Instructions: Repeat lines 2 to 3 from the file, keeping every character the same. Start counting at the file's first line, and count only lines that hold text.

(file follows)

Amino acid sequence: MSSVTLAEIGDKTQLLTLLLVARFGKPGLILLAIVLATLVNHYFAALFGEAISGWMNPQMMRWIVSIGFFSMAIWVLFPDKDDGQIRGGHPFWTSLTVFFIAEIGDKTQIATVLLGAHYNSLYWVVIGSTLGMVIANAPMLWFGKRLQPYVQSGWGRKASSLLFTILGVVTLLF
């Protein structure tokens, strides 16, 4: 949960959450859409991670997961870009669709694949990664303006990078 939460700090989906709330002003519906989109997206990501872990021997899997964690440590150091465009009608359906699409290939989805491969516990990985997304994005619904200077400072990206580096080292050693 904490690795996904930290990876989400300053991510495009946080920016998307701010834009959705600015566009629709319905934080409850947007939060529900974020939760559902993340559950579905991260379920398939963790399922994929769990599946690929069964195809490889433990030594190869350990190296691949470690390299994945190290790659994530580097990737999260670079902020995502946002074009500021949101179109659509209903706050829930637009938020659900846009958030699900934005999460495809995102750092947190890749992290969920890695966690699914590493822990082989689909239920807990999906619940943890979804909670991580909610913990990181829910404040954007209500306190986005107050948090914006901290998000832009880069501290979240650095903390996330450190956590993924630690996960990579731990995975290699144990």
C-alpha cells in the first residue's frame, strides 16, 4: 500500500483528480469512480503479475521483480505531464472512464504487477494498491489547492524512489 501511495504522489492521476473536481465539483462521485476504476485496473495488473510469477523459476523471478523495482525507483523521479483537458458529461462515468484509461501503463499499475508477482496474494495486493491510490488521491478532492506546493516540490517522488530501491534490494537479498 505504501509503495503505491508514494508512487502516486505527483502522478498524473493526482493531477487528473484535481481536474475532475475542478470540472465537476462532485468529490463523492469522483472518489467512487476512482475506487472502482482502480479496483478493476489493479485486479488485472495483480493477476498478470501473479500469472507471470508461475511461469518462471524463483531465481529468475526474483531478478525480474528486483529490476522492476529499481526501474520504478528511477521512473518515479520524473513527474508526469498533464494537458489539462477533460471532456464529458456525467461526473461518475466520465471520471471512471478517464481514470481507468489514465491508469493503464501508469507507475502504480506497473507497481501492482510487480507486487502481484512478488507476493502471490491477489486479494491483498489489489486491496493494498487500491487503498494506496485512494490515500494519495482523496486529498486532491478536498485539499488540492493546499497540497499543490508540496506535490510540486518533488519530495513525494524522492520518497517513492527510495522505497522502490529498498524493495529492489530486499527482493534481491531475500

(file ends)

């Protein structure tokens, strides 16, 4: 949960959450859409991670997961870009669709694949990664303006990078 939460700090989906709330002003519906989109997206990501872990021997899997964690440590150091465009009608359906699409290939989805491969516990990985997304994005619904200077400072990206580096080292050693 904490690795996904930290990876989400300053991510495009946080920016998307701010834009959705600015566009629709319905934080409850947007939060529900974020939760559902993340559950579905991260379920398939963790399922994929769990599946690929069964195809490889433990030594190869350990190296691949470690390299994945190290790659994530580097990737999260670079902020995502946002074009500021949101179109659509209903706050829930637009938020659900846009958030699900934005999460495809995102750092947190890749992290969920890695966690699914590493822990082989689909239920807990999906619940943890979804909670991580909610913990990181829910404040954007209500306190986005107050948090914006901290998000832009880069501290979240650095903390996330450190956590993924630690996960990579731990995975290699144990």
C-alpha cells in the first residue's frame, strides 16, 4: 500500500483528480469512480503479475521483480505531464472512464504487477494498491489547492524512489 501511495504522489492521476473536481465539483462521485476504476485496473495488473510469477523459476523471478523495482525507483523521479483537458458529461462515468484509461501503463499499475508477482496474494495486493491510490488521491478532492506546493516540490517522488530501491534490494537479498 505504501509503495503505491508514494508512487502516486505527483502522478498524473493526482493531477487528473484535481481536474475532475475542478470540472465537476462532485468529490463523492469522483472518489467512487476512482475506487472502482482502480479496483478493476489493479485486479488485472495483480493477476498478470501473479500469472507471470508461475511461469518462471524463483531465481529468475526474483531478478525480474528486483529490476522492476529499481526501474520504478528511477521512473518515479520524473513527474508526469498533464494537458489539462477533460471532456464529458456525467461526473461518475466520465471520471471512471478517464481514470481507468489514465491508469493503464501508469507507475502504480506497473507497481501492482510487480507486487502481484512478488507476493502471490491477489486479494491483498489489489486491496493494498487500491487503498494506496485512494490515500494519495482523496486529498486532491478536498485539499488540492493546499497540497499543490508540496506535490510540486518533488519530495513525494524522492520518497517513492527510495522505497522502490529498498524493495529492489530486499527482493534481491531475500